ALL eyes turned to London for the extravagant opening ceremony of the 2012 Olympic Games, which heralded the start of a summer of sporting achievement.

The Northern Echo: Pictures from the opening ceremony of the 2012 Olympic Games.
Danny Boyle's opening ceremony wows the world

Danny Boyle’s four-hour Isles of Wonder production cost an estimated £27m and was described by one commentator as a “love letter to Britain”.

Away from the Olympics, July saw the confirmation of a longawaited £4.5bn deal that will see the next generation of high-speed inter-city trains built in Newton Aycliffe, County Durham, bringing thousands of jobs. Council cuts saw the closure of Darlington Arts Centre, despite a determined campaign to save it.

AUGUST

TEESSIDE rower Kat Copeland made history as she became the first North-East female to win an Olympic gold medal. The Olympics drew to a close, with Team GB’s 29 golds helping to secure third spot in the medals table. The Paralympians picked up the baton, also securing third place, with a combined medals tally of 120.

The Northern Echo: Kat Copeland, left, and Sophie Hosking in tears on the Olympic podium.
Golden girl: Kat Copeland, left, with rowing partner Sophie Hosking

The Duke of Edinburgh spent a further five nights in hospital, following the recurrence of his bladder complaint.

St Aidan’s Academy, in Darlington, was among the first schools to challenge the results of its students’ GCSE English exams.

Frankel – the world’s greatest racehorse – wowed 30,000 spectators at York’s annual Ebor Festival.

SEPTEMBER

AN independent panel’s report into the Hillsborough Disaster in 1989, in which 96 Liverpool football fans were killed, showed that police attempted to shift the blame for the deaths on to the victims. The report led to a flood of apologies, including one from Prime Minister David Cameron.

The Northern Echo: A harrowing image from the 1989 Hillsborough tragedy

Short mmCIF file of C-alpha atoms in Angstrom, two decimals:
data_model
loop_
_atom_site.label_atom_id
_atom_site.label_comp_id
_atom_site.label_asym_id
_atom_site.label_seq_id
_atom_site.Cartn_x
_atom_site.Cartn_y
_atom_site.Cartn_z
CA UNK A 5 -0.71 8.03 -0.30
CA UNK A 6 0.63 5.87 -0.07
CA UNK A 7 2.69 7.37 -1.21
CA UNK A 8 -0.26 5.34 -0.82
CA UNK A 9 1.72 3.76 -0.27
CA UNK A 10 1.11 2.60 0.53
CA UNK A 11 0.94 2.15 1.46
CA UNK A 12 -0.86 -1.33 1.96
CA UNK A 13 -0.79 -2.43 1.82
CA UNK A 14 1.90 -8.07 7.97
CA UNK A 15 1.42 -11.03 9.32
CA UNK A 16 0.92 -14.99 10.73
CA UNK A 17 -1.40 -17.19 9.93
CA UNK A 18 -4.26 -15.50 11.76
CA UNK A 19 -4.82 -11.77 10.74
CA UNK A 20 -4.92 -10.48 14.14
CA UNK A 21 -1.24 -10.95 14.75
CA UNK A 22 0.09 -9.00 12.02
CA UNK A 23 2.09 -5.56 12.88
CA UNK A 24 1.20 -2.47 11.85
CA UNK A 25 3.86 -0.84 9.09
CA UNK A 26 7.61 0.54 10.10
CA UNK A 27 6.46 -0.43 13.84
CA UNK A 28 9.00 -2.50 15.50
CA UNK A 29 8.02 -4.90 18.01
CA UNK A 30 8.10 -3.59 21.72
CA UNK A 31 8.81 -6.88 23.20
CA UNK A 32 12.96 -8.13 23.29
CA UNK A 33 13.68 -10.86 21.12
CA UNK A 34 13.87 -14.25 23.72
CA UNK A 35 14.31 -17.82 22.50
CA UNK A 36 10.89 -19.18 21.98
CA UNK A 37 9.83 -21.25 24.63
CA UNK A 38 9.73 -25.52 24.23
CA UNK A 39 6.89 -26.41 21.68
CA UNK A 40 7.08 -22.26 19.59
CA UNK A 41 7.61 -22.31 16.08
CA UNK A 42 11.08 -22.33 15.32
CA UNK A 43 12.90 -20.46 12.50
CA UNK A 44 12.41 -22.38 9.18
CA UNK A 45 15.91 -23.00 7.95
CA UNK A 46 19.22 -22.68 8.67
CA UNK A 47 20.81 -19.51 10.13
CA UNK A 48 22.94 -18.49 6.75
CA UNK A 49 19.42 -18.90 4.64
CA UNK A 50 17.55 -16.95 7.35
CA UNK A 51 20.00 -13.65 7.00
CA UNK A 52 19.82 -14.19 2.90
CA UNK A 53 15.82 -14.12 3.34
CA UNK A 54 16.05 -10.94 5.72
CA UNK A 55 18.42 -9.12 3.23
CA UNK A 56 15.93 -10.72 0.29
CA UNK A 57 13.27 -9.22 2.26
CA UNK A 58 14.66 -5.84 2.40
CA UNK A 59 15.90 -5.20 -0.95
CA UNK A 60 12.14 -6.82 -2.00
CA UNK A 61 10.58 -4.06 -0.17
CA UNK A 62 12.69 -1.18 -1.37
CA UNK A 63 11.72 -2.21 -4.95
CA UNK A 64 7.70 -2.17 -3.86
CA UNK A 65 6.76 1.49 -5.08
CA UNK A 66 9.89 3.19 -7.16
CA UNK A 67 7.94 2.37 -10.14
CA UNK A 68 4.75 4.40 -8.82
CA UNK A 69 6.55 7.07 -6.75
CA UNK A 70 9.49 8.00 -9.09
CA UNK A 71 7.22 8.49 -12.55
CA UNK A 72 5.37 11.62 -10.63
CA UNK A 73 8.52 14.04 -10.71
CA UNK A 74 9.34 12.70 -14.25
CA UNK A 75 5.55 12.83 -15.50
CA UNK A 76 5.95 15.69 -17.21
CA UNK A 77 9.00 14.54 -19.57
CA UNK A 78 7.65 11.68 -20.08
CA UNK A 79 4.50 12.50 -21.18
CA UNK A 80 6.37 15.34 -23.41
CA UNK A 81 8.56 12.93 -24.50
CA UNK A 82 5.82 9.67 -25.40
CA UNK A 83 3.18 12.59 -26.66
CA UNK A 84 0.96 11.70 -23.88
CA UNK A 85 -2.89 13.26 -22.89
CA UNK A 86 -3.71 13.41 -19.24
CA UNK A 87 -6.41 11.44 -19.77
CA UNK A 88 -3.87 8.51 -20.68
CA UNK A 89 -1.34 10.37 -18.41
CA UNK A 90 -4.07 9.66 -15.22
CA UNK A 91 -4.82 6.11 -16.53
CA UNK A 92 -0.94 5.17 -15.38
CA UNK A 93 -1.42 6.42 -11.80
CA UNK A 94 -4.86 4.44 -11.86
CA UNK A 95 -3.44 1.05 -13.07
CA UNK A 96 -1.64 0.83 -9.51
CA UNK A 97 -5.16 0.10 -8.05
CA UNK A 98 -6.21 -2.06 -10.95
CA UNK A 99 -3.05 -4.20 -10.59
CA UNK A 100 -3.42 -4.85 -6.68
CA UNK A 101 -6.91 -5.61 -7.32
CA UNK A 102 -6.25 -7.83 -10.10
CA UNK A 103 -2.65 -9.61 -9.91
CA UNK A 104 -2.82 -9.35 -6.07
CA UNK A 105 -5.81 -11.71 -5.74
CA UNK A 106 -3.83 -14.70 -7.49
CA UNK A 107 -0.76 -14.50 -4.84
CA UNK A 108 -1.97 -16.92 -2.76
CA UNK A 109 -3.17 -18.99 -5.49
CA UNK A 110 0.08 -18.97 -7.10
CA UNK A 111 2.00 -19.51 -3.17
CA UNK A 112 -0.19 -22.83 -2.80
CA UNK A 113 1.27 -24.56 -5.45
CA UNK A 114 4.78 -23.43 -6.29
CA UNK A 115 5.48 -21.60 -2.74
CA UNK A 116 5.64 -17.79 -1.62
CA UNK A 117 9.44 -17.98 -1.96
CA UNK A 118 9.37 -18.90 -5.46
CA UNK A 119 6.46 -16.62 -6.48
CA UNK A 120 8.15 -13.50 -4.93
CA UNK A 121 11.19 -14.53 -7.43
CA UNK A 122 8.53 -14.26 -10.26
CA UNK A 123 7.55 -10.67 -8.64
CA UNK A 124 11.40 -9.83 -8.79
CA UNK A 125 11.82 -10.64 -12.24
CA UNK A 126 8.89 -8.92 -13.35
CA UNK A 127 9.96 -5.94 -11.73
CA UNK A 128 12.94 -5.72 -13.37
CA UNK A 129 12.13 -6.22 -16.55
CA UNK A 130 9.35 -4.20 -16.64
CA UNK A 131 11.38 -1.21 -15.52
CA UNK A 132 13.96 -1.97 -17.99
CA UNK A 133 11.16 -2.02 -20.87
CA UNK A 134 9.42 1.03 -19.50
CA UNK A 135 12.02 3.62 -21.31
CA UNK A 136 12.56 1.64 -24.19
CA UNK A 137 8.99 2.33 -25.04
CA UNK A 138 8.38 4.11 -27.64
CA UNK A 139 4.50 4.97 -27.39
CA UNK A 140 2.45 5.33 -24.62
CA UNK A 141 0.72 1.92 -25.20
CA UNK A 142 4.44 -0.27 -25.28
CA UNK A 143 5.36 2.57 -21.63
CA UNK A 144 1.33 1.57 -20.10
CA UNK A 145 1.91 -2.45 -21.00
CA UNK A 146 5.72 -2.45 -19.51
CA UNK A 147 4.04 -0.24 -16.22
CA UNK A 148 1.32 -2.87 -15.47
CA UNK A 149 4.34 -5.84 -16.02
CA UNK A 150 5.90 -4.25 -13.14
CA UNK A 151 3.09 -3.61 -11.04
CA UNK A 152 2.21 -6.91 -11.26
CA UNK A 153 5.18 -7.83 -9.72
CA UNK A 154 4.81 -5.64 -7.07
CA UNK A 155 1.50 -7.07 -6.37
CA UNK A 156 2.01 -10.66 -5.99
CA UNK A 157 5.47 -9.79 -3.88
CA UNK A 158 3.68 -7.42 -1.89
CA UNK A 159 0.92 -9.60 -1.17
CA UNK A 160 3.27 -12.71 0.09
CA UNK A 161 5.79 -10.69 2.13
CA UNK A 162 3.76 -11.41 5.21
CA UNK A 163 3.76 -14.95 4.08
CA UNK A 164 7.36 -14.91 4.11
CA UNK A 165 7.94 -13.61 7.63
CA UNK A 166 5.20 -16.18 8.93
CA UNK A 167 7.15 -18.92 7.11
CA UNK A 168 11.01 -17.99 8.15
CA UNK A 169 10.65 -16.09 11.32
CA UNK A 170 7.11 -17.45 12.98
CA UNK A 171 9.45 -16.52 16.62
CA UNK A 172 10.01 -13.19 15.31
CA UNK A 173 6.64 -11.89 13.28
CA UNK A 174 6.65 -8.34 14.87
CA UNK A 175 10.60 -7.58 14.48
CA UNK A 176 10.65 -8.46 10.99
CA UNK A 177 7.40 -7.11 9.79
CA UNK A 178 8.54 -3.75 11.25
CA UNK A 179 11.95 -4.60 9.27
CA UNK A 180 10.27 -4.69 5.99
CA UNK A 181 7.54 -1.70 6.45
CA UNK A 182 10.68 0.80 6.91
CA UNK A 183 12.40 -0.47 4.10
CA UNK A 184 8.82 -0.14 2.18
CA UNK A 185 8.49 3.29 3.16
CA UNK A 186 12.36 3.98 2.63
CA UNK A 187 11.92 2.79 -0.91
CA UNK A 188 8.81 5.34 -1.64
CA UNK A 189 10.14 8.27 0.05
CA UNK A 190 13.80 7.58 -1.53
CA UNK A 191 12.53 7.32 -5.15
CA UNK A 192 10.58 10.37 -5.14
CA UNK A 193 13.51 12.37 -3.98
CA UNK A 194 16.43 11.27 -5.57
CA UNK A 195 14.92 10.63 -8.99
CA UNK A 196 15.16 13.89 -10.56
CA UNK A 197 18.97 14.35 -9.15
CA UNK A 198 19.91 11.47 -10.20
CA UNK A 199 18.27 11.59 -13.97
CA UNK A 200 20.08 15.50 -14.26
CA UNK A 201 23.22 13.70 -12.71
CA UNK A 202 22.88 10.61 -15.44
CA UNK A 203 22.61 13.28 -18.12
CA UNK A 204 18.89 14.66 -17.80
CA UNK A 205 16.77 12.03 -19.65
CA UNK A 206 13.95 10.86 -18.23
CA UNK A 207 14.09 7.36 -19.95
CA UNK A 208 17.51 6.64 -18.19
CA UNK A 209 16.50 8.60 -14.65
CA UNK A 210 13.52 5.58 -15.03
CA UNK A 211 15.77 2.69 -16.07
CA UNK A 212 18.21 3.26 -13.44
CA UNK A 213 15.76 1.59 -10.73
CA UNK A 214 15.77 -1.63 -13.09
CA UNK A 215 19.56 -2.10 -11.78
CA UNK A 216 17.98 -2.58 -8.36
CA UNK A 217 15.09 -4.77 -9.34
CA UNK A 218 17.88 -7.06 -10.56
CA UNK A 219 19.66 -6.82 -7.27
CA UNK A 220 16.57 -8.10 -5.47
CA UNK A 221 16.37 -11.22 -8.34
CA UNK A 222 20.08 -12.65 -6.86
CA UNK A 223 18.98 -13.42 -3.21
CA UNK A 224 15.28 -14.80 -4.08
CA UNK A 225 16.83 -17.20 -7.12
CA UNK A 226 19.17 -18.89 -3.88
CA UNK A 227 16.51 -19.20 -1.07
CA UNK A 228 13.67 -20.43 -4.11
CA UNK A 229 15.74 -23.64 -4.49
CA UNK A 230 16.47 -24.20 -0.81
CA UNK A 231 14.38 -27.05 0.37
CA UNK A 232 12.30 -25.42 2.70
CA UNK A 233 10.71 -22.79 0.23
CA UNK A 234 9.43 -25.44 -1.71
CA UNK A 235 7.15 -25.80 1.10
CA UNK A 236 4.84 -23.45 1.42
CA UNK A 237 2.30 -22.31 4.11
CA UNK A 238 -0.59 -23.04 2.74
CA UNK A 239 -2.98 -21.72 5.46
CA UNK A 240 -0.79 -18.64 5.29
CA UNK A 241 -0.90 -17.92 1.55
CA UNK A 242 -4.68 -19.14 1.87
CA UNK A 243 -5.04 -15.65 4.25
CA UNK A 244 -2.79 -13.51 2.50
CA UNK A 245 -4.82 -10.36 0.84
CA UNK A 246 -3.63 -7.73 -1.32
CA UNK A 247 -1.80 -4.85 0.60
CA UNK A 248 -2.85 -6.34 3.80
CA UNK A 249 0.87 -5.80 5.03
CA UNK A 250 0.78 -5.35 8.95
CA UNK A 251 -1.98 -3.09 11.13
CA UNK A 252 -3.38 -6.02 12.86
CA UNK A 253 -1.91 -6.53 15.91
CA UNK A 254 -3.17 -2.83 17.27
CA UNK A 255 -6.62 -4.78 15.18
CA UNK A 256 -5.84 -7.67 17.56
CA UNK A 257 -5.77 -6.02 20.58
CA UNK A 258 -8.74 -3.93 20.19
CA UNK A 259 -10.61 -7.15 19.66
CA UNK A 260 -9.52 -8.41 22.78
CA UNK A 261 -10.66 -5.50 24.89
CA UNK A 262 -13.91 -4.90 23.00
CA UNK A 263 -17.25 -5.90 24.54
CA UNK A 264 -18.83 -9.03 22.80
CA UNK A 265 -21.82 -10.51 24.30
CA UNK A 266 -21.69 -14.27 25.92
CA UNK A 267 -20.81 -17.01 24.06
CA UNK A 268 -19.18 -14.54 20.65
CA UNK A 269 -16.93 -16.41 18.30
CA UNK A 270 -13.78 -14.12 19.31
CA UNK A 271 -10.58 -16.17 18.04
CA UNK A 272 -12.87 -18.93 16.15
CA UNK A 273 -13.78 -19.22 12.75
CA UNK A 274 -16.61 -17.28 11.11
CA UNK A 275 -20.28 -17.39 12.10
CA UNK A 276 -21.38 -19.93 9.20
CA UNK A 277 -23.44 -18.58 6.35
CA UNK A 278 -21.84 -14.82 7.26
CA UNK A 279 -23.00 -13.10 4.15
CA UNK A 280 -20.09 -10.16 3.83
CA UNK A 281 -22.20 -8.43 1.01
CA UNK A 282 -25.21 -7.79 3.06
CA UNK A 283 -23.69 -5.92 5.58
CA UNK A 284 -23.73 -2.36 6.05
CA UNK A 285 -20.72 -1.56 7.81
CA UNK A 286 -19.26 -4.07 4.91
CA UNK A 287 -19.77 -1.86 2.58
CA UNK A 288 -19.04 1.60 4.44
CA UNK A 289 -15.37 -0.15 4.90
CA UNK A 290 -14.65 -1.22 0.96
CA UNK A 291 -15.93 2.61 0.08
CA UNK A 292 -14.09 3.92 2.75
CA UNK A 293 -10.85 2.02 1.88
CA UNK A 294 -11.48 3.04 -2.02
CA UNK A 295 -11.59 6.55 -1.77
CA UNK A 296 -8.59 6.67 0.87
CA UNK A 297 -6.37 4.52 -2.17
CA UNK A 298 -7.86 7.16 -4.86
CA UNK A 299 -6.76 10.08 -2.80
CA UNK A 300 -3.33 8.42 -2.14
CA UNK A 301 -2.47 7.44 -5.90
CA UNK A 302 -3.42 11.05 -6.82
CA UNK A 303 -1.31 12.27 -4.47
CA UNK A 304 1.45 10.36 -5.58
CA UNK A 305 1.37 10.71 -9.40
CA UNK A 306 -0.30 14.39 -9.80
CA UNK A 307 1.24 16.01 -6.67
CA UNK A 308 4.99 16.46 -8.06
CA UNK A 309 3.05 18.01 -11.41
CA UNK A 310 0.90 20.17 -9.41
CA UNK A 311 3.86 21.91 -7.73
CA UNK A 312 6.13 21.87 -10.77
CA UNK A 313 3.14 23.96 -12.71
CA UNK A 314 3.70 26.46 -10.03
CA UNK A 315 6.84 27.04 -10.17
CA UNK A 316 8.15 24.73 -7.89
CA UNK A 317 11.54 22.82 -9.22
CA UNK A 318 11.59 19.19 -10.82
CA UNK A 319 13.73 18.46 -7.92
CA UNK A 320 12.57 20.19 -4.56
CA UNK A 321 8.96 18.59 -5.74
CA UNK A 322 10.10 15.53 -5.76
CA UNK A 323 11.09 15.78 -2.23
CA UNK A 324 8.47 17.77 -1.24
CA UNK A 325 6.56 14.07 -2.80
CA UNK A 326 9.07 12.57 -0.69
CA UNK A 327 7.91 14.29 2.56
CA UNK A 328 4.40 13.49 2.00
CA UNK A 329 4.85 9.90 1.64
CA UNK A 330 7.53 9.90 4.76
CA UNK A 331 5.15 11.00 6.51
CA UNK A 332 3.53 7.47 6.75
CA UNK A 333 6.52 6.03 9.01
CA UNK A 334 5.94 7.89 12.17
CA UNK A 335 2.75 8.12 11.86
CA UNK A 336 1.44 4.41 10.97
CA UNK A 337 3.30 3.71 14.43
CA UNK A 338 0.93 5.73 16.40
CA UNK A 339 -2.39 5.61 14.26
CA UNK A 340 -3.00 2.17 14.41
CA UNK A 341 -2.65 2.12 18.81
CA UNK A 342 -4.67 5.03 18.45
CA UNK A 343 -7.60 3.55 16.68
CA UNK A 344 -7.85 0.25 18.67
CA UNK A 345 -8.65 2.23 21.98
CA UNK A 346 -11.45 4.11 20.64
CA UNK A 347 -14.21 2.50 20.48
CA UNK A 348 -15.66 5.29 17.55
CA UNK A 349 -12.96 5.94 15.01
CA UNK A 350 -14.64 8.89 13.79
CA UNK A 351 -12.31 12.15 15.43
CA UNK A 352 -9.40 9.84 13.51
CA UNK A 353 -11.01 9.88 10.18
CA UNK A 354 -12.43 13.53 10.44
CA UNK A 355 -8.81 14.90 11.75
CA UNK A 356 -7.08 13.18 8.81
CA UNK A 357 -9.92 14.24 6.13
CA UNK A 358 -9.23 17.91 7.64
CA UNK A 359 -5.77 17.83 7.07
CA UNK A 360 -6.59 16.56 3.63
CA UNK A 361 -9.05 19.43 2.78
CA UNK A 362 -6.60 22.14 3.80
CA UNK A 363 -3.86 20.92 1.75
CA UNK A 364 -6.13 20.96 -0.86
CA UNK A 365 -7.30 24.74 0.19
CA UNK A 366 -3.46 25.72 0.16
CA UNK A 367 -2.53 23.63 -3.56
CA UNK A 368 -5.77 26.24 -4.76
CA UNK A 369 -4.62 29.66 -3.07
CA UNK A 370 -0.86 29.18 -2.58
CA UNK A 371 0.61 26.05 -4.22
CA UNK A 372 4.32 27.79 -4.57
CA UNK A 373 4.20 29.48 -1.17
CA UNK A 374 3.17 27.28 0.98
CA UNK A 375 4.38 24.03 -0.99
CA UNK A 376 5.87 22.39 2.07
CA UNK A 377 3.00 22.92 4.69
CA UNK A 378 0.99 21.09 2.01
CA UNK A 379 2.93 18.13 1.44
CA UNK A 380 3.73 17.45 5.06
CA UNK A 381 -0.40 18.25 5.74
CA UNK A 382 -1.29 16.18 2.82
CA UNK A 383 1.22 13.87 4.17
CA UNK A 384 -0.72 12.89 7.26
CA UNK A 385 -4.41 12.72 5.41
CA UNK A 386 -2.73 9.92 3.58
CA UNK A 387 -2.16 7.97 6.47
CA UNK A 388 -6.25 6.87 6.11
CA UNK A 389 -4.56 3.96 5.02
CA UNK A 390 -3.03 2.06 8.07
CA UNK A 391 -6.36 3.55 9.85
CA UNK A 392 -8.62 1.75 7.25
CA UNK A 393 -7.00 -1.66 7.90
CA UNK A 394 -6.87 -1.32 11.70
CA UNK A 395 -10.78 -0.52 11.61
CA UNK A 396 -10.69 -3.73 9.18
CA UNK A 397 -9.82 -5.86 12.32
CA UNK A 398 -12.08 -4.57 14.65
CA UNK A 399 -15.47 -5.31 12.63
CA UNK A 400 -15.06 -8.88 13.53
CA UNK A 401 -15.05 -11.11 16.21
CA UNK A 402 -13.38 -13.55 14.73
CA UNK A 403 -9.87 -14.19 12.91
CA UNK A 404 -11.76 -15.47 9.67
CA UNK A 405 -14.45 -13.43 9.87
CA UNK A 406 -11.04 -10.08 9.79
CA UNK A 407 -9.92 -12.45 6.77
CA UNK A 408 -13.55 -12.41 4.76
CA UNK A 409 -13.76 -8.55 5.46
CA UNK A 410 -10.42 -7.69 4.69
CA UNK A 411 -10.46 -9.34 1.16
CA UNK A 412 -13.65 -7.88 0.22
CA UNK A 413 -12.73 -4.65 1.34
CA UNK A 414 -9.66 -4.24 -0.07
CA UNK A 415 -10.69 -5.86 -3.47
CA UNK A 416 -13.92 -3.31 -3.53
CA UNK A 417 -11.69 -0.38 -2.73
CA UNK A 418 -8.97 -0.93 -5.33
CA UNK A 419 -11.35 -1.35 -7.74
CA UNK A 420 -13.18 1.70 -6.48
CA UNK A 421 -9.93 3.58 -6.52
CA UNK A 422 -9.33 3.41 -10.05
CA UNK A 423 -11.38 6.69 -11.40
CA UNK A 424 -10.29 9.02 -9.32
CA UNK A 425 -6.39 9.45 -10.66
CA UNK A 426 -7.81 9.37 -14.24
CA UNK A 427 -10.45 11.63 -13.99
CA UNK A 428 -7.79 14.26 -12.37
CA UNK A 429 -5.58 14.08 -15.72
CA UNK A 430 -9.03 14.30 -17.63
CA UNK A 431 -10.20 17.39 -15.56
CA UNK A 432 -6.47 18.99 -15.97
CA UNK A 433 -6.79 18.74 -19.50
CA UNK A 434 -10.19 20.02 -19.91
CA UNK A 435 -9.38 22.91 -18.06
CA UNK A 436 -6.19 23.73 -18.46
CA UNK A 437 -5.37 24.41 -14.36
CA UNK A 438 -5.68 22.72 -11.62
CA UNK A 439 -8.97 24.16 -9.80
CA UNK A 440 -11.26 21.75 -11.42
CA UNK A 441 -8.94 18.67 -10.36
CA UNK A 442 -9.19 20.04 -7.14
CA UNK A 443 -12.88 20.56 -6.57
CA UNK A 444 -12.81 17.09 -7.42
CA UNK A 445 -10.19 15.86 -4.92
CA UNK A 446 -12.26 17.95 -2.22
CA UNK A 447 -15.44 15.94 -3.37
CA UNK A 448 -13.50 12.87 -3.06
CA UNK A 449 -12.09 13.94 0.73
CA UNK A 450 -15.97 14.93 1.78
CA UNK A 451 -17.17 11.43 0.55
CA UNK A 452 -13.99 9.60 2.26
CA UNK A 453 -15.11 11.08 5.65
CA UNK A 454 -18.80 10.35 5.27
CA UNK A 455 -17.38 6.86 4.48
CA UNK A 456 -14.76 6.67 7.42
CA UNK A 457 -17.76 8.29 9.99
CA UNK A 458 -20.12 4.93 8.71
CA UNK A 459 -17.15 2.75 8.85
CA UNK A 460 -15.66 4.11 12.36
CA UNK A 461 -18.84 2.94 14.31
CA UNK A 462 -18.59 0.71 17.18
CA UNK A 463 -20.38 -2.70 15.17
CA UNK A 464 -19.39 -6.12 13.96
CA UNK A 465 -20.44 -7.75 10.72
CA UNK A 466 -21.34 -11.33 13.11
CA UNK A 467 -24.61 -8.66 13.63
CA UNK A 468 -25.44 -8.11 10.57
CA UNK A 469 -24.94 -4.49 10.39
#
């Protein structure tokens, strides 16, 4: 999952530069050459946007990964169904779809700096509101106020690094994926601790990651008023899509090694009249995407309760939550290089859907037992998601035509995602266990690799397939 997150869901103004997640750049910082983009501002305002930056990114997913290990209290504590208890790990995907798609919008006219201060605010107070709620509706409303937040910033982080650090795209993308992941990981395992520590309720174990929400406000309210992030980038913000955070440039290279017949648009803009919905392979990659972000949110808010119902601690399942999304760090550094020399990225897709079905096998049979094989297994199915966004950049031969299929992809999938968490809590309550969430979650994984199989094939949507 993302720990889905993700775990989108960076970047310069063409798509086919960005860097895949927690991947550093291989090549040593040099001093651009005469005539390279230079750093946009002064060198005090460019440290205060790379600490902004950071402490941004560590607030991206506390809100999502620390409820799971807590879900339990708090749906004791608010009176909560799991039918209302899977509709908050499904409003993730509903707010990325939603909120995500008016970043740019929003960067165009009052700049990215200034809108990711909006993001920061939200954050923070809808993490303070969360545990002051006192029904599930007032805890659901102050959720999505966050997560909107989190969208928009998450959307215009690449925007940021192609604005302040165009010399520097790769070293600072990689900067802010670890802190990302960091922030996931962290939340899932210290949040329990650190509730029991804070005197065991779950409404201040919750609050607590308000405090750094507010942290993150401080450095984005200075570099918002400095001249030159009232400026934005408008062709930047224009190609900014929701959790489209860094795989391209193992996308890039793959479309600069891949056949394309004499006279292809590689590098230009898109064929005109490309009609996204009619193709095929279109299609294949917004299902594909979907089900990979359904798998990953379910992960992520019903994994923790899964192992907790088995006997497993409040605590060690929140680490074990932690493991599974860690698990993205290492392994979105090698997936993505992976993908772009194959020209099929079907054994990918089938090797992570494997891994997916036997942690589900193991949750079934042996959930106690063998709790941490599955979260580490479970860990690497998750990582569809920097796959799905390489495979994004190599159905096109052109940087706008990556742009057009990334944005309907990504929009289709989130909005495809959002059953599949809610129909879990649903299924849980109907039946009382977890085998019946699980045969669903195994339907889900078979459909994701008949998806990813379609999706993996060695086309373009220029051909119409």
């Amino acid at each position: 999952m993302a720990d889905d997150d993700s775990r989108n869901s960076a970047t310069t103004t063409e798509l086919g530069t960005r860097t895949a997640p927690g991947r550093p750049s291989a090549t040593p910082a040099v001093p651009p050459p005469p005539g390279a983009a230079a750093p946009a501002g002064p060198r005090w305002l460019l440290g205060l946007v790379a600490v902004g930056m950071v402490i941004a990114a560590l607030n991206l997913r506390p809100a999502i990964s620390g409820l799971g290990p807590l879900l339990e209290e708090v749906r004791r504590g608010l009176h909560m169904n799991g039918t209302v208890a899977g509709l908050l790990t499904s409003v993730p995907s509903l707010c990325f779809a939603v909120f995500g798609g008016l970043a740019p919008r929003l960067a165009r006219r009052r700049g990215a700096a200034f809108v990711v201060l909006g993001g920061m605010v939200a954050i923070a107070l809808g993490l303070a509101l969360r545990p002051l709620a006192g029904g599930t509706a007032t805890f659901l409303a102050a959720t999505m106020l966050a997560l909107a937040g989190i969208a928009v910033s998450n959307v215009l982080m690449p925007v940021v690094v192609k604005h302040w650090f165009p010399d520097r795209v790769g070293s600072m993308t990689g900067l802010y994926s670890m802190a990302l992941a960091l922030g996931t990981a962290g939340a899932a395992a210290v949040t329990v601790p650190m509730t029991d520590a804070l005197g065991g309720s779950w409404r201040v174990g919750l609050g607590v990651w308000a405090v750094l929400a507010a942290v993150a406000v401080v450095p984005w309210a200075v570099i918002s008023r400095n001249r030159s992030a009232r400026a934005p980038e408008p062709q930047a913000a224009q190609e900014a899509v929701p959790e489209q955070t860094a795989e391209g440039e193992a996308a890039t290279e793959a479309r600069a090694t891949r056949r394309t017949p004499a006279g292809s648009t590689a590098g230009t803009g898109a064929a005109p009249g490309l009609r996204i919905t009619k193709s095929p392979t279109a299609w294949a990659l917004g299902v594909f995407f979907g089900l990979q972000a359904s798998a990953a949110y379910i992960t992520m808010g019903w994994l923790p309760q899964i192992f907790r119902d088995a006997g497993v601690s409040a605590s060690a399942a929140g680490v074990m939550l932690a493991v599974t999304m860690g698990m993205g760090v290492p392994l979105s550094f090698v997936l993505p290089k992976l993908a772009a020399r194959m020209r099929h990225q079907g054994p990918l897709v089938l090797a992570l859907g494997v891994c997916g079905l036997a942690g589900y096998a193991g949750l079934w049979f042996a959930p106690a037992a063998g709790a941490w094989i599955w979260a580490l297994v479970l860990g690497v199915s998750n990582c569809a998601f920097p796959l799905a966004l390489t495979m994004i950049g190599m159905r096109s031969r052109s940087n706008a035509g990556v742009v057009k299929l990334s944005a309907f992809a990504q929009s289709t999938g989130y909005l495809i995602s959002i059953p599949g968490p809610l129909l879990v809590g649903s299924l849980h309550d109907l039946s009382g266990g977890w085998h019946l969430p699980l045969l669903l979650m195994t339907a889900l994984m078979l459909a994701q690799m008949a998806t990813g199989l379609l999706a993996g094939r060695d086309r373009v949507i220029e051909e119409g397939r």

Cover up: Hillsborough disaster

September 25 became known as the “day of the deluge” after prolonged heavy rainfall led to flooding on a large scale. Hardly anywhere escaped – a stretch of the A1 in North Yorkshire was closed to traffic for two days, while a block of flats in Newcastle had to be demolished after its foundations were hit by flood water.

The Northern Echo: A1 floods
Day of the deluge: A1 is closed to traffic for two days

Mowden Park Rugby Club, in Darlington, announced an ambitious £6m plan to revive the town’s mothballed football stadium. A deal for the purchase of the stadium was duly completed and it is hoped to stage rugby matches there before the end of this season.

OCTOBER

CLEVELAND’S top police officer Sean Price became the first chief constable to be sacked for 35 years, after being found guilty of gross misconduct.

He had been suspended on full pay for more than a year, but was dismissed without notice following the conclusion of an eight-day disciplinary hearing over allegations relating to a recruitment process. Mr Price has always denied any wrongdoing.

Middlesbrough MP Sir Stuart Bell died aged 74.

The Northern Echo: NOTHING TO REPAY: Sir Stuart Bell
Sir Stuart Bell MP

Meanwhile, sexual assault allegations surfaced against DJ Jimmy Savile, who died in 2011. The scandal resulted in a complex ongoing police investigation, which has received more than 450 complaints and seen a string of high-profile arrests.

NOVEMBER

BISHOP of Durham Justin Welby was confirmed as the next Archbishop of Canterbury and will replace Dr Rowan Williams in March.

The Northern Echo: CHRISTMAS WISHES: Bishop of Durham the Right Reverend Justin Welby
Bishop of Durham Justin Welby

A record low turnout marred the election of police and crime commissioners, who have replaced police authorities as the mechanism for controlling force budgets.

Following a turbulent four-week trial, James Allen was convicted of the murders of Colin Dunford and Julie Davison and sentenced to a minimum of 37 years in prison. 

Peter Lawrence travelled to the House of Commons to hear the second reading of the Presumption of Death Bill, designed to ease the heartache of the families of missing people.

DECEMBER

THE pregnant Duchess of Cambridge was admitted to hospital with acute morning sickness.

Two Australian DJs made a prank call to the hospital and were put through to a nurse who disclosed confidential information about the duchess’ condition. The nurse who took the initial call, Jacintha Saldanha, was found dead three days later. 

Northallerton GP Derek Keilloh was struck off the medical register after a tribunal found him guilty of misconduct over the death of Iraqi detainee Baha Mousa in 2003. His family said they had faith in his “honesty and integrity”.

A petition to keep 480 civil service jobs in Darlington gathered more than 1,000 signatures.